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The process of estate planning should involve a significant amount of research. You don’t want to limit yourself and make less than ideal decisions based on a lack of information. There are misconceptions out there, and you can make mistakes if you buy into them. One of them is the notion that trusts are only for the rich.

Different Types of Trusts

There are certain types of trusts that are used exclusively by wealthy people. In many instances these trusts provide estate tax efficiency.

There is a federal estate tax in the United States, as well as a New York State estate tax. In 2014 the federal estate tax carries a $5.34 million credit or exclusion. In New York the estate tax exemption is $1 million. If you are arranging for the transfer of more than this amount to your heirs, you must take steps to mitigate your exposure.

Certain types of irrevocable trusts are used in the field of estate planning to provide estate tax efficiency. Trusts that are irrevocable can also be useful for asset protection purposes.

However, these are not the only types of trusts. Different types of trusts accomplish different objectives.

Revocable Living Trusts

In addition to irrevocable trusts there are also revocable trusts such as the revocable living trust. Revocable living trusts are quite useful for those who are not especially wealthy. In fact, these trusts would not be a good choice for people who are looking for estate tax efficiency and/or asset protection.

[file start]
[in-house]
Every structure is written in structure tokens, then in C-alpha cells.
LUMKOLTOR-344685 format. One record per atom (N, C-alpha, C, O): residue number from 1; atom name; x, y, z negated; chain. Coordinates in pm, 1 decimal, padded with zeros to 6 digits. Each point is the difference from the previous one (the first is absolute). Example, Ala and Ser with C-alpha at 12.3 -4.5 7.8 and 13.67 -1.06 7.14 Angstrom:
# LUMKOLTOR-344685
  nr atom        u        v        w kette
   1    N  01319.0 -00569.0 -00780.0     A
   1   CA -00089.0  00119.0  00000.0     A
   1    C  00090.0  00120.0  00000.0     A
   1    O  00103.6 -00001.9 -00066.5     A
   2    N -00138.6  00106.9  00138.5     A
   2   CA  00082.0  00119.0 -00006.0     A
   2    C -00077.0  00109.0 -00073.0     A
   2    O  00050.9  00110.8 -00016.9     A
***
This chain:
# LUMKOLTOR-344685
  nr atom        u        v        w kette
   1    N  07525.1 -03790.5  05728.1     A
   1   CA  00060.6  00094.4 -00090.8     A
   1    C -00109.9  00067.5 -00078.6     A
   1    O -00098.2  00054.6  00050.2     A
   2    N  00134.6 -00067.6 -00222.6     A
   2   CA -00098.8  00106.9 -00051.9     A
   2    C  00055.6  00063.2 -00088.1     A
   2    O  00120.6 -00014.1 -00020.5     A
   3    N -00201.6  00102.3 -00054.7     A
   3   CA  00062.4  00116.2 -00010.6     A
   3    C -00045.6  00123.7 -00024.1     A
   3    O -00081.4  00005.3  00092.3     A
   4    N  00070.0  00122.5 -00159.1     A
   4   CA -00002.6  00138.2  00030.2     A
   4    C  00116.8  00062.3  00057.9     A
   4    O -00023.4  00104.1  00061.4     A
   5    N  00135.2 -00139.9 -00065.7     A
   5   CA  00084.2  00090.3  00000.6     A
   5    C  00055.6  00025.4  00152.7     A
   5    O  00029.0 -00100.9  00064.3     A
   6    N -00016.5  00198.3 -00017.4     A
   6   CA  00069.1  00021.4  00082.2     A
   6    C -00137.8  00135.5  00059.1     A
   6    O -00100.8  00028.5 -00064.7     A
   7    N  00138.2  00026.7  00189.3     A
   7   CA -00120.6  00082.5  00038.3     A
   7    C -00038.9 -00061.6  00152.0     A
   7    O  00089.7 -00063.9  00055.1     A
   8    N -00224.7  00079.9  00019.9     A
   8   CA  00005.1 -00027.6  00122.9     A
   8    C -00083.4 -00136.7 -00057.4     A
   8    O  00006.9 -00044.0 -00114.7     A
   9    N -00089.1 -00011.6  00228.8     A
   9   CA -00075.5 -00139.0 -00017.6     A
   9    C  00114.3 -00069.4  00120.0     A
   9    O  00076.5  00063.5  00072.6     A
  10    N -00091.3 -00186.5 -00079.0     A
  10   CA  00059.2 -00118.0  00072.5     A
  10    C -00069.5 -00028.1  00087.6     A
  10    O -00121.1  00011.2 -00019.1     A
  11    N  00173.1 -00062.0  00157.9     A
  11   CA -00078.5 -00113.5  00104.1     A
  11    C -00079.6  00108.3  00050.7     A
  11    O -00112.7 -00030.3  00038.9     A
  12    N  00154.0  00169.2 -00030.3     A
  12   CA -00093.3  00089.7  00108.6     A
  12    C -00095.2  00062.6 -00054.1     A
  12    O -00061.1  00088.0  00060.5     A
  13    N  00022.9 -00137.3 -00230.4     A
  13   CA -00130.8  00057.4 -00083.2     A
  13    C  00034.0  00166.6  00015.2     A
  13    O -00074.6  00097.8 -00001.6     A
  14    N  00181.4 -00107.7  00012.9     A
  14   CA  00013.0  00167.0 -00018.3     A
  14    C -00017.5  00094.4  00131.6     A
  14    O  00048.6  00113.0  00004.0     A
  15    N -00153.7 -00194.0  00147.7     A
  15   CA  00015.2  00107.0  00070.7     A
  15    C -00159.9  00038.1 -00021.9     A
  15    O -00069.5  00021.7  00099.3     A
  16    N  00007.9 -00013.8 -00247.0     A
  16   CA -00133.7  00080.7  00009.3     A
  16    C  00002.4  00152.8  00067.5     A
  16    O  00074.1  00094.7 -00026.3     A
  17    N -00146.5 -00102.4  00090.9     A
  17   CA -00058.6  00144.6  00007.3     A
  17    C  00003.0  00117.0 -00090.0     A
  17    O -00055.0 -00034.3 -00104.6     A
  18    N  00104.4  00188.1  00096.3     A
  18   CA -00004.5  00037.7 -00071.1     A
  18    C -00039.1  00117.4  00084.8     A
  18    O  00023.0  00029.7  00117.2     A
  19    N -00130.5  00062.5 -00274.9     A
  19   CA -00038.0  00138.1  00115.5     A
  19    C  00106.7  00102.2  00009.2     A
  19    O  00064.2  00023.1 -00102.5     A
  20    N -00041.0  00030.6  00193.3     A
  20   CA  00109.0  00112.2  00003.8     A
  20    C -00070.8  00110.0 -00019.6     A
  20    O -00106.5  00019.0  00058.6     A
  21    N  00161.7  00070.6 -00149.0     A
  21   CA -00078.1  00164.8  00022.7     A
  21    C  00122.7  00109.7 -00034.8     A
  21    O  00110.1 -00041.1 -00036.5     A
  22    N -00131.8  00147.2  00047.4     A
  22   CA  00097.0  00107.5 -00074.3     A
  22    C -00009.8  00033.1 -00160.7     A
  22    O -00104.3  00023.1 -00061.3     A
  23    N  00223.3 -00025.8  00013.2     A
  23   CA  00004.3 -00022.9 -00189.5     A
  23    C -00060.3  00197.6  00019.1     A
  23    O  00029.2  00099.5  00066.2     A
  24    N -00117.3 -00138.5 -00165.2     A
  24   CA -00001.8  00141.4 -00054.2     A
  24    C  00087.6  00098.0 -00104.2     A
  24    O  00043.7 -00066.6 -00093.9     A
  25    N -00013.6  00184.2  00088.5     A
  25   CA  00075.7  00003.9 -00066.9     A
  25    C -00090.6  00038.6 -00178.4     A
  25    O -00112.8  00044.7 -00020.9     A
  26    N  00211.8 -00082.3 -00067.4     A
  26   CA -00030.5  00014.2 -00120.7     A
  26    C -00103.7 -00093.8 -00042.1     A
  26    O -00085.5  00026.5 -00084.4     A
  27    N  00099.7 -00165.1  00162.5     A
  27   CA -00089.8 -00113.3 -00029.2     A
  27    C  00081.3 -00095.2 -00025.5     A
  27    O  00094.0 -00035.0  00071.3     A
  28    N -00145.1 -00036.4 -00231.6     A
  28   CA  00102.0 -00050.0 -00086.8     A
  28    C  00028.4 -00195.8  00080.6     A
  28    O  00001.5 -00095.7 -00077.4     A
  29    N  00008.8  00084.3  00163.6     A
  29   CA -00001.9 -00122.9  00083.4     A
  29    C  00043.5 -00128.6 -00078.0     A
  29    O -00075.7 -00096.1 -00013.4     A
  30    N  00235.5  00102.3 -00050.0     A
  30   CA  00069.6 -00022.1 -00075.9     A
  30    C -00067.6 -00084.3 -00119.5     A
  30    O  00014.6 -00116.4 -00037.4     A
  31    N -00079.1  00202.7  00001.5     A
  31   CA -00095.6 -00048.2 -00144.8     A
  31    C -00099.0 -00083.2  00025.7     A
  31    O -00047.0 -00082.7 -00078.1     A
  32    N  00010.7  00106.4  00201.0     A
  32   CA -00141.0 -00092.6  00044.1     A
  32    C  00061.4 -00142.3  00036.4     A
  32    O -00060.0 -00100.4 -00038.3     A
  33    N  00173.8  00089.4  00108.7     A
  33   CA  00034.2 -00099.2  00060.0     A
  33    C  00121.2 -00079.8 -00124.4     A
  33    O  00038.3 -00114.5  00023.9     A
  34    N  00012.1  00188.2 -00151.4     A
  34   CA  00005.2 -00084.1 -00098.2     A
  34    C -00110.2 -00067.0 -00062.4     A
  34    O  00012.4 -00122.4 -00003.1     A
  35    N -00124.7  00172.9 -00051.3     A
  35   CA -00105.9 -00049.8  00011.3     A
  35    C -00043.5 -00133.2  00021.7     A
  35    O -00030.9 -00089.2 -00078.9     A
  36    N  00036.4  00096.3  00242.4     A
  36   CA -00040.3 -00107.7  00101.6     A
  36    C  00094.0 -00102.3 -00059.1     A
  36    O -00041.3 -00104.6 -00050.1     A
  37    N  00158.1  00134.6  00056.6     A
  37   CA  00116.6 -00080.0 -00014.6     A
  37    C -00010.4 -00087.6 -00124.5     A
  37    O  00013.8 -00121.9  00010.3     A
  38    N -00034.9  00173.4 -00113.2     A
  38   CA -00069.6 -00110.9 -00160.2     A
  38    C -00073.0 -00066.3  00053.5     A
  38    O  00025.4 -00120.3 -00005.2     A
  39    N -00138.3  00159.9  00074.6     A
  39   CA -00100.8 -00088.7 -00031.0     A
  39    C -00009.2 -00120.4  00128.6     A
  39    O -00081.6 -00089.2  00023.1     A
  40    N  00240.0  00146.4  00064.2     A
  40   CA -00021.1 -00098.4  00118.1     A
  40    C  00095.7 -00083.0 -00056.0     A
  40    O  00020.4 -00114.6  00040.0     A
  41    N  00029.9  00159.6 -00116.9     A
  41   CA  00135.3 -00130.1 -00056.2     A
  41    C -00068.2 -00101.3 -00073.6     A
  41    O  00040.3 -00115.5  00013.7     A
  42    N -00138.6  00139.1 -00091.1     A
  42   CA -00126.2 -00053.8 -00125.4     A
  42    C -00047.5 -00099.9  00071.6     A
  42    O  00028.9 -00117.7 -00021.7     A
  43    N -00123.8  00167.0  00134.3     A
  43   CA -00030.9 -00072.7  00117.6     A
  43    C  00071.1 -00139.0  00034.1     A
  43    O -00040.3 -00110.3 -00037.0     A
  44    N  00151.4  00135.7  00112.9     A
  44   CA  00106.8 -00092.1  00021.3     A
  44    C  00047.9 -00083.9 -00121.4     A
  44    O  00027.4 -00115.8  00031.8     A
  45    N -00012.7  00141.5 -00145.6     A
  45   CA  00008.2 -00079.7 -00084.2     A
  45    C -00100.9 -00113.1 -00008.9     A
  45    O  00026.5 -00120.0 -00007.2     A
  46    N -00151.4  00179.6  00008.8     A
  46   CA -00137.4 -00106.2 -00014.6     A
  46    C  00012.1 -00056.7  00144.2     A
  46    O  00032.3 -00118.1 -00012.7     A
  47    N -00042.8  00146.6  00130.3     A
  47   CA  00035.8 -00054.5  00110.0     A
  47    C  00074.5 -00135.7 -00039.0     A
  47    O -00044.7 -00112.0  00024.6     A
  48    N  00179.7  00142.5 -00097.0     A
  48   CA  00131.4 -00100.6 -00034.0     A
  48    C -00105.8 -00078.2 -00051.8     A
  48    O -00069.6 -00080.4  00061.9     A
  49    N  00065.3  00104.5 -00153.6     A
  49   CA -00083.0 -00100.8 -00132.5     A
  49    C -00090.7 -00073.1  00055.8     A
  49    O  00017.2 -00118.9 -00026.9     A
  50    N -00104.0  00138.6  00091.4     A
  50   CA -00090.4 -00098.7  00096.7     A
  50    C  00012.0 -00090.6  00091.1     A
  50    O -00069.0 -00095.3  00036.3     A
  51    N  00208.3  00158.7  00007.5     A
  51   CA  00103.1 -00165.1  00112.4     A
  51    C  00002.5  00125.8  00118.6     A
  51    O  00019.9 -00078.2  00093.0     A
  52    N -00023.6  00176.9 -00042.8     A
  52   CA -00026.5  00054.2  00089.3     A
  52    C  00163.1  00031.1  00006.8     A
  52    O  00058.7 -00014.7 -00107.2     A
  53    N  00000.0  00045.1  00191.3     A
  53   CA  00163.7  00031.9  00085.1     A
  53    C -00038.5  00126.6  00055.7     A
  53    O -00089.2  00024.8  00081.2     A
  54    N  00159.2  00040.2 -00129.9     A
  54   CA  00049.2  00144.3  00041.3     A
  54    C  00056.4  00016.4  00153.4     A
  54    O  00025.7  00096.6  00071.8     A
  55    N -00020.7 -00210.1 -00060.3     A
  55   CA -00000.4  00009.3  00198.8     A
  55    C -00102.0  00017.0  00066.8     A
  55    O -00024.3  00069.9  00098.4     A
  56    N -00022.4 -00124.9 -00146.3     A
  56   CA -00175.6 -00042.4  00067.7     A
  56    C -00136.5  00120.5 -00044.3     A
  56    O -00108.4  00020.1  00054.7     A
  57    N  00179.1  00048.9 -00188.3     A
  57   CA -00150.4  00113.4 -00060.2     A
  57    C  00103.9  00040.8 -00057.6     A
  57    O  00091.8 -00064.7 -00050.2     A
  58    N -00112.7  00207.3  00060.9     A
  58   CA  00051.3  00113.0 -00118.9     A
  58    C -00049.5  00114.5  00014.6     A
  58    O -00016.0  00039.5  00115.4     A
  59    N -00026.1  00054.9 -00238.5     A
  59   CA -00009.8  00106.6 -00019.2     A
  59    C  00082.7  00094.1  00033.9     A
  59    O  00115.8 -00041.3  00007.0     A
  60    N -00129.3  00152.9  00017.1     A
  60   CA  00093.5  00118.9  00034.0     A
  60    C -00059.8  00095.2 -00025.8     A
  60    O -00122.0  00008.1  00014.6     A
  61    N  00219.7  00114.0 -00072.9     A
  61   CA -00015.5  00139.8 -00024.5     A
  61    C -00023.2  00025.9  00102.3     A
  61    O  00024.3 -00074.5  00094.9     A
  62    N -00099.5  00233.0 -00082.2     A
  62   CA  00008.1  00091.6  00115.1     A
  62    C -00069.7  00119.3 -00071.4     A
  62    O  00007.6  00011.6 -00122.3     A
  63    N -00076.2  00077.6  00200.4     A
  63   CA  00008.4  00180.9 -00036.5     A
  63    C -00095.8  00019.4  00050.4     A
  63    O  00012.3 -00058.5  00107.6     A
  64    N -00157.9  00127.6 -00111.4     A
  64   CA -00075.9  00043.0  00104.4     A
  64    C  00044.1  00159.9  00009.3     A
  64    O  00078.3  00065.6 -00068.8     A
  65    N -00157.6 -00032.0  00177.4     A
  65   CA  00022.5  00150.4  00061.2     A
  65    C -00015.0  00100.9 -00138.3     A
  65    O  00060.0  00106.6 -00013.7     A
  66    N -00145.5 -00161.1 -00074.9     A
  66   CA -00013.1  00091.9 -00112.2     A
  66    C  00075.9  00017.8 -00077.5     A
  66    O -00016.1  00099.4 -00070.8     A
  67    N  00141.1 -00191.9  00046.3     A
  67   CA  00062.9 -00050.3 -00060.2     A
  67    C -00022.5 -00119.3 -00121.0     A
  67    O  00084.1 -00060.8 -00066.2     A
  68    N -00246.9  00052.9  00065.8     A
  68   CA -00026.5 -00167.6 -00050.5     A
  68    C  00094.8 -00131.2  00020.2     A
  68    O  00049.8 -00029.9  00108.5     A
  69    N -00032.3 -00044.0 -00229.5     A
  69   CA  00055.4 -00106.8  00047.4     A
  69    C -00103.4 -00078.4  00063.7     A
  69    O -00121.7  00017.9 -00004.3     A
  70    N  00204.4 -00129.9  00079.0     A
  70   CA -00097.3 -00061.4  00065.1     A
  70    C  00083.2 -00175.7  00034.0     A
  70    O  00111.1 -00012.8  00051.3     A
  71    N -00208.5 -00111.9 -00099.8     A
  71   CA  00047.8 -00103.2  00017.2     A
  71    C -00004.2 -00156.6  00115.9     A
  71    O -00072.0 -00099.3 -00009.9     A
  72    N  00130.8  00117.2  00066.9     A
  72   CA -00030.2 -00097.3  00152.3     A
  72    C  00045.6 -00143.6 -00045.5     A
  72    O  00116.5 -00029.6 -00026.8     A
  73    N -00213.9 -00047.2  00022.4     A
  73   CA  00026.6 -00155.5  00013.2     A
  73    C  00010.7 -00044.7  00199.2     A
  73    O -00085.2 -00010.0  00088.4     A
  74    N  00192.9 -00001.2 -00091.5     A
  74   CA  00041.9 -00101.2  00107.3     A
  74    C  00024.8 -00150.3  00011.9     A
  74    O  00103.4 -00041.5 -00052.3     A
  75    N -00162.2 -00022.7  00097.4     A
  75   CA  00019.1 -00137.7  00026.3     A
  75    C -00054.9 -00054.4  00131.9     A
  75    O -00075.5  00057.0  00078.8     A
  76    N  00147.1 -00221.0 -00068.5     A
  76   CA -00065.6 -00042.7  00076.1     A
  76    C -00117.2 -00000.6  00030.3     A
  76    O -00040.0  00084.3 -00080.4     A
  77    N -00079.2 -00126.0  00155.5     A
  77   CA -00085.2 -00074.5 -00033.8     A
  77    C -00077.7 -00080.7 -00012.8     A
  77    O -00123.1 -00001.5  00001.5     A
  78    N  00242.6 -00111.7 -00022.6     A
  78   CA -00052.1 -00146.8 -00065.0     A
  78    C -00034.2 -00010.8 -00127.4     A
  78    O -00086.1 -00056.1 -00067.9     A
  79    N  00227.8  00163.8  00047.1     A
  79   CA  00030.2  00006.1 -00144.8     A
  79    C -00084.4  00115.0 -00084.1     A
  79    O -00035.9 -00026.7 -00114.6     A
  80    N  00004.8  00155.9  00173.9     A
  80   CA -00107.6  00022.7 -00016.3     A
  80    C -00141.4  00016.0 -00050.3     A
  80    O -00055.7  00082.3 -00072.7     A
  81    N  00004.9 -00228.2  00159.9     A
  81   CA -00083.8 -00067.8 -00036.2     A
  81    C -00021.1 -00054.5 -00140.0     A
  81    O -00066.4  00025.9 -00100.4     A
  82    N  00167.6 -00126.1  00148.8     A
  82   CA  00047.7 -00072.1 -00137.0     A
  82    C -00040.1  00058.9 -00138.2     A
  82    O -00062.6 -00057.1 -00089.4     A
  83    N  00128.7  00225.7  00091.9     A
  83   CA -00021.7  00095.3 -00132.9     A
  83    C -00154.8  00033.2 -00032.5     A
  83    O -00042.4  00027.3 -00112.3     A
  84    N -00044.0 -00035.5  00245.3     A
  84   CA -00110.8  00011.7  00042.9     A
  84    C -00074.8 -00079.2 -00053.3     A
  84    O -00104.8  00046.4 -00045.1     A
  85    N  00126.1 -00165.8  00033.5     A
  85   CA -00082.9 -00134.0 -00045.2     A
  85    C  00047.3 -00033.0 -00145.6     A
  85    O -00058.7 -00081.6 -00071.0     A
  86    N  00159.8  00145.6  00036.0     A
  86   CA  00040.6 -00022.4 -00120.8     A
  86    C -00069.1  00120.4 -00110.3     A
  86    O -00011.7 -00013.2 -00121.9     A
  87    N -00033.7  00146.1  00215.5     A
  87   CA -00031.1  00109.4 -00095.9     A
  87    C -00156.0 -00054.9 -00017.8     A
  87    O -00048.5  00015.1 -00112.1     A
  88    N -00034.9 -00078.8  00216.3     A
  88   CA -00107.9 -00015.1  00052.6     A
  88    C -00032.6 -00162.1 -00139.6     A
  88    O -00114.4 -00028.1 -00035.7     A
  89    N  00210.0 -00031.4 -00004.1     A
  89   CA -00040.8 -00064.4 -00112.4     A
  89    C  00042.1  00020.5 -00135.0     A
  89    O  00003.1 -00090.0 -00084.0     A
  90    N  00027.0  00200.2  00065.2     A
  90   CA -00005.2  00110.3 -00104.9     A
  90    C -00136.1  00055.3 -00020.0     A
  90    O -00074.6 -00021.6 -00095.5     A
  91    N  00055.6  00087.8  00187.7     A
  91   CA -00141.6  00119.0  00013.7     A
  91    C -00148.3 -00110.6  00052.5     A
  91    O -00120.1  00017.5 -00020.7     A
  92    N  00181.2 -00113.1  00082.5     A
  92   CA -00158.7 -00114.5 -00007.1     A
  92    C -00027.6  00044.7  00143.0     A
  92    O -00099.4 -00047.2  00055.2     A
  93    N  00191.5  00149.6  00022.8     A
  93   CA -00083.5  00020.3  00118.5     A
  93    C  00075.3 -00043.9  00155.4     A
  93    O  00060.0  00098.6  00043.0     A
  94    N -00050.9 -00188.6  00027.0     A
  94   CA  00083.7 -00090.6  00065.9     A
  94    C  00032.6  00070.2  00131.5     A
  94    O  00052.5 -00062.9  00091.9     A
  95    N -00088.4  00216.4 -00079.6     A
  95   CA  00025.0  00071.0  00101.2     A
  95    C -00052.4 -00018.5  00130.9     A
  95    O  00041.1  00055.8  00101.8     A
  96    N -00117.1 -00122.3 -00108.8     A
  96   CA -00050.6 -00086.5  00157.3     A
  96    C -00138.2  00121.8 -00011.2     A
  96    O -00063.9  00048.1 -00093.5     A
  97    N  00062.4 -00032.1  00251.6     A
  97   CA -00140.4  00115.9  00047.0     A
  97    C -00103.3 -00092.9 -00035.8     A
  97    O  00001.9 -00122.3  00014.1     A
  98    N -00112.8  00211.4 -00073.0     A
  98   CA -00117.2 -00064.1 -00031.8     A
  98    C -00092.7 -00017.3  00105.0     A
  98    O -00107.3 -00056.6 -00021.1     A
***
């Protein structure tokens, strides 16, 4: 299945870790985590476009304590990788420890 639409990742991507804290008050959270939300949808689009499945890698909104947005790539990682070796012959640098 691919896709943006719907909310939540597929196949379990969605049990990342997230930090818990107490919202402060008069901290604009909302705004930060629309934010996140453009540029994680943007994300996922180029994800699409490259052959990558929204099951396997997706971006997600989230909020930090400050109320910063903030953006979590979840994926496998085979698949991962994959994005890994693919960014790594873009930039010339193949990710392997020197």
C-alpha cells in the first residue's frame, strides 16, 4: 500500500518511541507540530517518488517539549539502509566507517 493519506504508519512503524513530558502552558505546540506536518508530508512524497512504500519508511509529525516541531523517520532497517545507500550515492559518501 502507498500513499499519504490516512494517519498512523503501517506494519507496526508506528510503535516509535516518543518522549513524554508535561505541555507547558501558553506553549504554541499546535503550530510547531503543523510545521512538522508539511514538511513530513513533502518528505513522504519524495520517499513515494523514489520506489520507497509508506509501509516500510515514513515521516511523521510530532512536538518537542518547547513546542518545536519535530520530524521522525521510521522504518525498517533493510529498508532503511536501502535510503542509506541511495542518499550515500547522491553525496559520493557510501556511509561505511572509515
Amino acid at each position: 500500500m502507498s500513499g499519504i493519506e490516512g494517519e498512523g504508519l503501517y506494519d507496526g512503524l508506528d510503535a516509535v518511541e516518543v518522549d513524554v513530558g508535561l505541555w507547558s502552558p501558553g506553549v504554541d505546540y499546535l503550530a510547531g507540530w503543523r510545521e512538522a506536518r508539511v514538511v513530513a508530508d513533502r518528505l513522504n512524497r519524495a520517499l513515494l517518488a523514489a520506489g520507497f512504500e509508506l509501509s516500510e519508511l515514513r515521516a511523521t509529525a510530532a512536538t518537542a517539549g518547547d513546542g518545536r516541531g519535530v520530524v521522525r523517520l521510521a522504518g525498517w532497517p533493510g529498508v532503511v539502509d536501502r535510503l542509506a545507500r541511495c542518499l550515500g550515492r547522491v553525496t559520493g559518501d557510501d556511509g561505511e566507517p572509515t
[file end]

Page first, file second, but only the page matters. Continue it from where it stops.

This is because you do not surrender incidents of ownership when you create a revocable trust. You maintain control of the resources that you convey into a revocable living trust.

You may act as both the trustee and the beneficiary while you are living. You can dissolve the trust entirely if this is your choice and do anything you want to do with the assets that have been conveyed into it.

Because you retain this level of control, assets in the trust would be looked upon as part of your taxable estate, and they would be fair game for individuals or entities seeking to attach your personal resources.

The reason why these trusts are popular is because they facilitate the transfer of assets outside of the process of probate. Probate avoidance is appealing to many people because the process can be costly and time-consuming.

When you maintain direct personal ownership of assets up until the time of your death and arrange for transfers through the terms of a last will, the heirs to the estate will not receive their inheritances until the estate has been probated.

If you create a revocable living trust, the trustee that you name to succeed you distributes assets to the beneficiaries according to your wishes outside of probate. As a result, the heirs receive their inheritances in a much more timely and efficient manner.

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